They weren’t great films, no. There was no money for fancy sets or costumes or cameramen or editors or actors who knew what they were doing. In some cases adjectives like “incompetent” or “incoherent” might be apt, but they filled that empty slot on the moviehouse schedules, and that’s all that mattered. Newfield worked fast and cheap (he’d go anywhere and make anything so long as someone was offering a check) and was not burdened by a single shred of artistic pretension, which made him invaluable among the Poverty Row studios.

Even as he was churning out generic crap, however (scan through his countless Westerns and it can seem like the titles were created by simply plucking two random standard Westerny words out of a hat and sticking them together), every once in awhile something unique and unexpected snuck through. In 1937 while working at Associated Pictures, he directed Harlem on the Prairie, the very first African-American Western starring jazz singer Herb Jeffries.  Jeffries saw a potentially eager  audience for black Westerns, so he made four  as Harlem, America’s first black cinematic singing cowboy.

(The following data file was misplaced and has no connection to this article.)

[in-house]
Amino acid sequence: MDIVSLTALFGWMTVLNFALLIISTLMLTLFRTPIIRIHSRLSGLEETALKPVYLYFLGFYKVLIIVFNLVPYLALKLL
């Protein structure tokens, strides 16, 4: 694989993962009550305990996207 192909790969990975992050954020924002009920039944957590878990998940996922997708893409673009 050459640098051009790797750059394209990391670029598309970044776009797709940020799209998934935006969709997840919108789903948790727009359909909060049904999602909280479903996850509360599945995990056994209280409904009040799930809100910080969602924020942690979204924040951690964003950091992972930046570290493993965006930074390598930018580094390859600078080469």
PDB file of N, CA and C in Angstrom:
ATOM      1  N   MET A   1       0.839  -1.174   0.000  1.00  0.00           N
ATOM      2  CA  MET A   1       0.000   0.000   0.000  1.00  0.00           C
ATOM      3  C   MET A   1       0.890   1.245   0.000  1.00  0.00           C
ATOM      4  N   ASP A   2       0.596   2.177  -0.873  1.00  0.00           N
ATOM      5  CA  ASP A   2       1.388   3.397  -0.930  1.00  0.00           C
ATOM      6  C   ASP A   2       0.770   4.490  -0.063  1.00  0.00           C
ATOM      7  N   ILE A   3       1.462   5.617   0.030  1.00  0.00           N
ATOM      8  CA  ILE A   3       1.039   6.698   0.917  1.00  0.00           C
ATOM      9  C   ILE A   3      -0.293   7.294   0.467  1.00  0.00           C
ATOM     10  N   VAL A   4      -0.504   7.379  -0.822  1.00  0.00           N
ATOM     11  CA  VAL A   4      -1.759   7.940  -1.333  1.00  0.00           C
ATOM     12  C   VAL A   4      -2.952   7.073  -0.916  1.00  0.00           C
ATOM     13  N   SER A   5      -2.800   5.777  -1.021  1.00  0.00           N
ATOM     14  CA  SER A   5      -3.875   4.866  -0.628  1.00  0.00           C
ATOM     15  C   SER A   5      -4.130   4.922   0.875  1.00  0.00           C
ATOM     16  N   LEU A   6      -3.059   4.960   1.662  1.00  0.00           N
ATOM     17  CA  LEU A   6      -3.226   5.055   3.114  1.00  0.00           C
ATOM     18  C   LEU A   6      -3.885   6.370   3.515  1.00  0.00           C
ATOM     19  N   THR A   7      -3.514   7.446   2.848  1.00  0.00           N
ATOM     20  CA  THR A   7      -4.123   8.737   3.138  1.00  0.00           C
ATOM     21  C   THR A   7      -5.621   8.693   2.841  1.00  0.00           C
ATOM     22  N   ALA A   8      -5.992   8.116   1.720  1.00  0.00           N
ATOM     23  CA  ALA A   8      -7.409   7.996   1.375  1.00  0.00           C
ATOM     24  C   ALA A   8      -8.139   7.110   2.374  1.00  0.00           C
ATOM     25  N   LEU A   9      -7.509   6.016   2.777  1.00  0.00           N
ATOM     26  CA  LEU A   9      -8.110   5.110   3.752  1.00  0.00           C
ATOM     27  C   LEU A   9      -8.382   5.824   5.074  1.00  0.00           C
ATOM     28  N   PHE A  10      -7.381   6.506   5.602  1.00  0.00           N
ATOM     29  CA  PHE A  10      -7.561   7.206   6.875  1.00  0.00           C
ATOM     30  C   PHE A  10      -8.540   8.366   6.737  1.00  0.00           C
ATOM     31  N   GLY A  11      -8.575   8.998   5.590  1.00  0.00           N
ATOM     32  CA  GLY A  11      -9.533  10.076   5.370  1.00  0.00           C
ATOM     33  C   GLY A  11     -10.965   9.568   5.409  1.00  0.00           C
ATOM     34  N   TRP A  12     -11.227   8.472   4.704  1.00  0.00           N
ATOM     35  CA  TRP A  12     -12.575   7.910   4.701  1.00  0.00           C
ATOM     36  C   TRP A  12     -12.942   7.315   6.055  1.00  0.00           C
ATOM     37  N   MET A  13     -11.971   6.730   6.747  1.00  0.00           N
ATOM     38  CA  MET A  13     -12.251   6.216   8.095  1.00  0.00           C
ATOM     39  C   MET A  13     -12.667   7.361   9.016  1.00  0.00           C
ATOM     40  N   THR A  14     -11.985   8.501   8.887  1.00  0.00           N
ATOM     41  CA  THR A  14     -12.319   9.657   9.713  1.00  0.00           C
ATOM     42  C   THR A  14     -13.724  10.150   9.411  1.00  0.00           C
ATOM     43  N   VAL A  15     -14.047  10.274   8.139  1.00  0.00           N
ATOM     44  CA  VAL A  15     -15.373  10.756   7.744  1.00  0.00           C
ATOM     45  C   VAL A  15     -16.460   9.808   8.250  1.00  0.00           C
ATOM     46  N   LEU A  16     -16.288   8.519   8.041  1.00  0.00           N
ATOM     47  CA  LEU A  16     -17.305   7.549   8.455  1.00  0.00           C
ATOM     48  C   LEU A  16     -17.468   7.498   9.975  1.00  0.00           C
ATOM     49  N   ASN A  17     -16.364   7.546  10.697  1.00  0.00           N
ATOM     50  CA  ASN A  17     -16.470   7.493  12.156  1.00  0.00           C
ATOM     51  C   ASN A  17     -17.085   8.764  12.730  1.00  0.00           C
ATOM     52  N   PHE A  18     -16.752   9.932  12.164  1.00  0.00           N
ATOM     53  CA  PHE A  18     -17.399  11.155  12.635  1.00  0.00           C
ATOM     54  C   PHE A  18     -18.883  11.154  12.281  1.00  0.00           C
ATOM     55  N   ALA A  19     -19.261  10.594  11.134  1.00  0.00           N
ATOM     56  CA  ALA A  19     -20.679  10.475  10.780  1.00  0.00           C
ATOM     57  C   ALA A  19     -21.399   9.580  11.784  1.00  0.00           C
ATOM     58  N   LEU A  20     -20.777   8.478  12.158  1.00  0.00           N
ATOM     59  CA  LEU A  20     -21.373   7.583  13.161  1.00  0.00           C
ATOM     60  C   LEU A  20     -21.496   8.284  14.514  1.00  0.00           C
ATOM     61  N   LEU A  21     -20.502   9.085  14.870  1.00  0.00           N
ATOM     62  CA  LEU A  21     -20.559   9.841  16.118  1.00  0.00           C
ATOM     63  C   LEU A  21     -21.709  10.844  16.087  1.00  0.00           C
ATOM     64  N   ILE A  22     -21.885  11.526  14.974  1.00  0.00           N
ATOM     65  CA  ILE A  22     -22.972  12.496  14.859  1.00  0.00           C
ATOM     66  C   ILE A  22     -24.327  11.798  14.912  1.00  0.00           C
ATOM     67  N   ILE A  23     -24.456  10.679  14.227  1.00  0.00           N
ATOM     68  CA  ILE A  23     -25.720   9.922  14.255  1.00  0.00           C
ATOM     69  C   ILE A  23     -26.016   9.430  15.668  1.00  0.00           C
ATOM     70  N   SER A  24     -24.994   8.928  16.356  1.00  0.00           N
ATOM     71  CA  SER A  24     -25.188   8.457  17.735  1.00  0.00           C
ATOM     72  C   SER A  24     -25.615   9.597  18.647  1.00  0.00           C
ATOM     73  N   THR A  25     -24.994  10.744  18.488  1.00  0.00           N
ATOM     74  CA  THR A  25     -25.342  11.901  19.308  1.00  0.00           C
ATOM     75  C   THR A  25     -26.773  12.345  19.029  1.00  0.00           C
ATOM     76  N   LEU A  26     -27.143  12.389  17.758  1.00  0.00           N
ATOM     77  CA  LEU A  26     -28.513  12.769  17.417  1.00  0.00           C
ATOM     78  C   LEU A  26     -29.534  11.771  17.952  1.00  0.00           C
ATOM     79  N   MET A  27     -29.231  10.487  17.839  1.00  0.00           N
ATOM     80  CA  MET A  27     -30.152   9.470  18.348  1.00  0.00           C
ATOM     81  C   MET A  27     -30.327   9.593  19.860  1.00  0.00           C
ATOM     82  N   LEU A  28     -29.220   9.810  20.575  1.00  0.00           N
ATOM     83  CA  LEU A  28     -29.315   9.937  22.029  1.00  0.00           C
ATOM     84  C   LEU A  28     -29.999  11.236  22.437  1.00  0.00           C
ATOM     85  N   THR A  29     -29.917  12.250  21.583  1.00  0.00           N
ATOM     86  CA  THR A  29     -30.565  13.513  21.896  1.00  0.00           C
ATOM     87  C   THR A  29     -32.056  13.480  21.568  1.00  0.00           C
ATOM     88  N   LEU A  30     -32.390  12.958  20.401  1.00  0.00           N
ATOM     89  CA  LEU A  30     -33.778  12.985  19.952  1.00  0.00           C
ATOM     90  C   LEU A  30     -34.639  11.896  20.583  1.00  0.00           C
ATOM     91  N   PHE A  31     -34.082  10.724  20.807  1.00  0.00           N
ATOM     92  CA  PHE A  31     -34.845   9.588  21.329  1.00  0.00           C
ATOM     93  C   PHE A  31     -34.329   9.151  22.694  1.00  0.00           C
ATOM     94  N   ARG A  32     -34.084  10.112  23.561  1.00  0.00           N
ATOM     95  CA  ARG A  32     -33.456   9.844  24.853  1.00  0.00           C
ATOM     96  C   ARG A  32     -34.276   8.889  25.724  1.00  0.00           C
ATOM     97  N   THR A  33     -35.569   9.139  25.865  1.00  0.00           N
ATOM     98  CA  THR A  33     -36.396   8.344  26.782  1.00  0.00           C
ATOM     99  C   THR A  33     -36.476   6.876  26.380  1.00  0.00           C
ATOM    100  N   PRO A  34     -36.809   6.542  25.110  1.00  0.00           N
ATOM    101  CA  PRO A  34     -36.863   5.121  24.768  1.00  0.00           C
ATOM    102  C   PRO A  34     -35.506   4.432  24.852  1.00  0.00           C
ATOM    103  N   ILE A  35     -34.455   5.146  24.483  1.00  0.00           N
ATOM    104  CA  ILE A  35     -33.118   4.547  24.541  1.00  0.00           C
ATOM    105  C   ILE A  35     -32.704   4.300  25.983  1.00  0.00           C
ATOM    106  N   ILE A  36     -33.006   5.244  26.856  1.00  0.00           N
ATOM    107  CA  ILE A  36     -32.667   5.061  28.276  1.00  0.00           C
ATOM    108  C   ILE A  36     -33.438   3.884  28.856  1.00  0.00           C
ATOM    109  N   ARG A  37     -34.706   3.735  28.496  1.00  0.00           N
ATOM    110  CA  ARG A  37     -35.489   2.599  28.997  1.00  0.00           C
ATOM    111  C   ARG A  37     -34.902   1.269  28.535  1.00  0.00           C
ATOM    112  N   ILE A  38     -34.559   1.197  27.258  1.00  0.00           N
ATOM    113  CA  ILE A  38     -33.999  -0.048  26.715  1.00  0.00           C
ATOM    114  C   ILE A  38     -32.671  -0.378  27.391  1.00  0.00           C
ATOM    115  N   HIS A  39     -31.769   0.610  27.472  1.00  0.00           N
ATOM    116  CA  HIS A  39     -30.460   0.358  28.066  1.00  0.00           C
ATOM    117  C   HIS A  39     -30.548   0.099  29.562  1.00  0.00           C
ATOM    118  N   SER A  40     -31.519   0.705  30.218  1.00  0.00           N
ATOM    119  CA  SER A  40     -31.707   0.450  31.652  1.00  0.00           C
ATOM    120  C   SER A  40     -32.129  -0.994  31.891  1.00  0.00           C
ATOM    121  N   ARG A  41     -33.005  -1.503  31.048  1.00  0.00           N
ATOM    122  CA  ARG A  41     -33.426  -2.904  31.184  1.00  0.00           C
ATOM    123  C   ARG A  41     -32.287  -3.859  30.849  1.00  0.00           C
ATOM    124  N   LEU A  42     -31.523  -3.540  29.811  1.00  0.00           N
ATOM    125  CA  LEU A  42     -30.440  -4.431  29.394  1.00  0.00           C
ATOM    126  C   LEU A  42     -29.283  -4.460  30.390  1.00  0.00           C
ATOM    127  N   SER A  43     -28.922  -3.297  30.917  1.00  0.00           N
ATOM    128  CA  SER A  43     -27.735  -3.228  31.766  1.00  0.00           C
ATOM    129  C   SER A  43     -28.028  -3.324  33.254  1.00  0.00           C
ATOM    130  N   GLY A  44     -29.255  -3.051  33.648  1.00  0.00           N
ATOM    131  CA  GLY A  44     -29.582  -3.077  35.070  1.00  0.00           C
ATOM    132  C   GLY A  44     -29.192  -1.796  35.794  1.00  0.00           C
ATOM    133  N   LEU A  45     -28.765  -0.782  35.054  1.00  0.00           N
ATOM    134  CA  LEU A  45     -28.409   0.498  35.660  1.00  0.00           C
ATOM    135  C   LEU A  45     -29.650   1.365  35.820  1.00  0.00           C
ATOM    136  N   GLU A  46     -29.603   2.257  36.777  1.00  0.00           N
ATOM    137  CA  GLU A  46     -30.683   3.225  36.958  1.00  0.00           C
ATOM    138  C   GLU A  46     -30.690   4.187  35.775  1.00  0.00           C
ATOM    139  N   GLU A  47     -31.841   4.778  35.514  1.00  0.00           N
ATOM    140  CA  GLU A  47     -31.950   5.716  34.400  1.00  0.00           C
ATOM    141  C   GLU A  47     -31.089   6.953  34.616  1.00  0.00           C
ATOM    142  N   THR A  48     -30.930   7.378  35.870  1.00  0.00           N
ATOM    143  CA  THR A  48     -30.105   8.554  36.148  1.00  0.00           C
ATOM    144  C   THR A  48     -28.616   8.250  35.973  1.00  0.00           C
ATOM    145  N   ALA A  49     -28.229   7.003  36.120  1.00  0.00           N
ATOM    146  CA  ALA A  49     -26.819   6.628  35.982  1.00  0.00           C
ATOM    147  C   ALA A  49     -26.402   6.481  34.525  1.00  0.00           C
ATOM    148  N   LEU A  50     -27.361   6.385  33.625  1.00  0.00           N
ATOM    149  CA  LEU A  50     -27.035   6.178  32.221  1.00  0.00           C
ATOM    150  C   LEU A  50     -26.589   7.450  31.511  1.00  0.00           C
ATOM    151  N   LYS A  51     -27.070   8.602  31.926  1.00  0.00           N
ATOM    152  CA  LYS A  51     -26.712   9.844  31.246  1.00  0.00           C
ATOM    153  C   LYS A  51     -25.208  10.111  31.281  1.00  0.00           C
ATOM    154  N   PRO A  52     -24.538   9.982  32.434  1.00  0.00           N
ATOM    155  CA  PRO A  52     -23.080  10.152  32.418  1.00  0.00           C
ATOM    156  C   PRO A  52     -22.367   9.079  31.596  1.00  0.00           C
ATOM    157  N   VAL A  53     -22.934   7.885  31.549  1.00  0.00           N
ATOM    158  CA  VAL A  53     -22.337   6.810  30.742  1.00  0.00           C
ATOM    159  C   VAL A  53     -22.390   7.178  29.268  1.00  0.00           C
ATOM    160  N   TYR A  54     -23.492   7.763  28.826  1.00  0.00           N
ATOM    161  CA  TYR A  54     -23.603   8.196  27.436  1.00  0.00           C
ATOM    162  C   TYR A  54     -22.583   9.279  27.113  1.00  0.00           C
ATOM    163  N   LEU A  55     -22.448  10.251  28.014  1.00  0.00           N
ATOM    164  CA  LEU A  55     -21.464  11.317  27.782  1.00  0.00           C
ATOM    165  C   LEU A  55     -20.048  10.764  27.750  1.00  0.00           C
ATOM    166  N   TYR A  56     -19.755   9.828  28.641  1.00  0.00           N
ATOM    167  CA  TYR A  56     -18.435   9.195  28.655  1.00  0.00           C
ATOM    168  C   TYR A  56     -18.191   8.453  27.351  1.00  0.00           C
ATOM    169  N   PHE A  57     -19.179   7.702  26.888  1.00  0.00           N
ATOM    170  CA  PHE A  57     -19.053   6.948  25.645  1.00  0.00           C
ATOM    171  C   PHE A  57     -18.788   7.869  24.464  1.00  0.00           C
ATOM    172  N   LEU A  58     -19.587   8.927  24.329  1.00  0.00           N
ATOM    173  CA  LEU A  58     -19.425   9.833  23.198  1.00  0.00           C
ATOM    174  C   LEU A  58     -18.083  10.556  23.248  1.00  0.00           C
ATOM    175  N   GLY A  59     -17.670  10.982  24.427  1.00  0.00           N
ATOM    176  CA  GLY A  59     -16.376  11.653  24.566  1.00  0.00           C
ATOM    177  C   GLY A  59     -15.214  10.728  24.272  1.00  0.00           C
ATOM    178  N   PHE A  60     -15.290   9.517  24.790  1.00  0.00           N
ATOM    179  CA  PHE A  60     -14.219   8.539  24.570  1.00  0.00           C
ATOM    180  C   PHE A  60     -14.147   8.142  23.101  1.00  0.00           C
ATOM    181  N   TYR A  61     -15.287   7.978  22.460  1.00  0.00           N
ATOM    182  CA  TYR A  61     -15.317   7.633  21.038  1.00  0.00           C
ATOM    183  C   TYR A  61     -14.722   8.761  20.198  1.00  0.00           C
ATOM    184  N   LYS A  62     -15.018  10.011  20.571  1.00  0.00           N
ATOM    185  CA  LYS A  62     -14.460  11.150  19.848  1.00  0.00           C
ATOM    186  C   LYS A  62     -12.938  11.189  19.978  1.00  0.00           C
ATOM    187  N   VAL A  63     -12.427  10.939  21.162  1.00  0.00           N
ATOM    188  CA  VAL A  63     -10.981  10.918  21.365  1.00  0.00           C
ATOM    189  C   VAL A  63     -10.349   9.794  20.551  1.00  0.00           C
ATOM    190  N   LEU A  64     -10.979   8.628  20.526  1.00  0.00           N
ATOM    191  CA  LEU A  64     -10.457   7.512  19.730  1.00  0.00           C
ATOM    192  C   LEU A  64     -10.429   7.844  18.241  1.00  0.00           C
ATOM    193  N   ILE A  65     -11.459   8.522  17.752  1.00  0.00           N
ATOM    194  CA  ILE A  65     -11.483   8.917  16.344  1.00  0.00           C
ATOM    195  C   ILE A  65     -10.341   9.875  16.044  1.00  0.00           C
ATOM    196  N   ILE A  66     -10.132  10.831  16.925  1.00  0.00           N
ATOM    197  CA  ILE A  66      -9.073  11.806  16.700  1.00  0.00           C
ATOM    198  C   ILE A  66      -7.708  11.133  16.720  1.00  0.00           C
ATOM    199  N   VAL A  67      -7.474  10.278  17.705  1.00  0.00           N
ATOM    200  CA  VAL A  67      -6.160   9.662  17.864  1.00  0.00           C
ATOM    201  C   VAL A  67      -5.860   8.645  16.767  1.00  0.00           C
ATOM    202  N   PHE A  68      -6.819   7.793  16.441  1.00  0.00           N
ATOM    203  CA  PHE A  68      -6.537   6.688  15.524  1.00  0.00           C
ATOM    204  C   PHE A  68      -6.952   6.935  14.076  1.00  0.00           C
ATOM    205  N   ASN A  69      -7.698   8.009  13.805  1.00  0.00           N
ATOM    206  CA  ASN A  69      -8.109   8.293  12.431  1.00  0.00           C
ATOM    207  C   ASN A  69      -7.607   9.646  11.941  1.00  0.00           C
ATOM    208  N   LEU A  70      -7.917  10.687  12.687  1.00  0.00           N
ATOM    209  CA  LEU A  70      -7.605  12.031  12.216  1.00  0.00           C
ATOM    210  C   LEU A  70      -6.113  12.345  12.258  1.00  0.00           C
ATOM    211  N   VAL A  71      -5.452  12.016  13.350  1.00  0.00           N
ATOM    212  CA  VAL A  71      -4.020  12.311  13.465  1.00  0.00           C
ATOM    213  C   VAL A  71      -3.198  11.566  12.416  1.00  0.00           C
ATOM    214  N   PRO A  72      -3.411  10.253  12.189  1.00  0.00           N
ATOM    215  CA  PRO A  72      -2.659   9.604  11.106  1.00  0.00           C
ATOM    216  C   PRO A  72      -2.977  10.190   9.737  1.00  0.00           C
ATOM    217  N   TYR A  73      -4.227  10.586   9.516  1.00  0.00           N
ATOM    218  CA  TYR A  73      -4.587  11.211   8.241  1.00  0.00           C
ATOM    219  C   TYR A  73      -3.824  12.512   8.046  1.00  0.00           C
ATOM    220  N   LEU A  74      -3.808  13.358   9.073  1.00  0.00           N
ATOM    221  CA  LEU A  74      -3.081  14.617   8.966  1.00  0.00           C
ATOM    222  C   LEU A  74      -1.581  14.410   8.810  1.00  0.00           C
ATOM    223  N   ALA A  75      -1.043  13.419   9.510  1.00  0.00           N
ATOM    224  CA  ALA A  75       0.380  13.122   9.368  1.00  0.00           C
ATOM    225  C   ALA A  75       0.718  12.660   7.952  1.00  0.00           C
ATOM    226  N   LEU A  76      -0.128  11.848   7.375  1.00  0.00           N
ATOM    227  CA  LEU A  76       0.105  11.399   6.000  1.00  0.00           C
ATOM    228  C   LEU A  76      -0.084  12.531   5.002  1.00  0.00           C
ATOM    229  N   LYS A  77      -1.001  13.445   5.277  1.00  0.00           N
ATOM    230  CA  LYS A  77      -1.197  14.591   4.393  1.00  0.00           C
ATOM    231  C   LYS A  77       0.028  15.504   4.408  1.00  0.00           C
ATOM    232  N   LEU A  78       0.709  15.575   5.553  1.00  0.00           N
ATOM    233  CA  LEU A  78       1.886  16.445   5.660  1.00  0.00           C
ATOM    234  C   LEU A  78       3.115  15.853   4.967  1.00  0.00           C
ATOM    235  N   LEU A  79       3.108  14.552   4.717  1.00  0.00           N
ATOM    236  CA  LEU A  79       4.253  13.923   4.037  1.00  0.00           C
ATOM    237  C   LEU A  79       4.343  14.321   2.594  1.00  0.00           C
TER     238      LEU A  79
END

A year later Newfield, among the ten or twelve other films he directed that year, made one of his most notorious. The Terror of Tiny Town was fairly standard as far as Western storylines are concerned—an evil gunslinging villain rides into town and the townsfolk try to figure out what to do about it. Difference was, Newfield’s picture featured an all-midget cast, led by the great Billy Curtis as the hero Buck Lawson, and ‘Little Billy’ Rhodes  as the mean as a polecat villain Bat Haynes. It’s mostly played for laughs (the midgets ride Shetland ponies, walk under swinging barroom doors, and sing cowboy songs), but a year before The Wizard of Oz, audiences had never seen so many midgets onscreen at once . It would remain history’s  only all-midget film until Werner Herzog released his grim dystopian fable Even Dwarfs Started Small in 1970.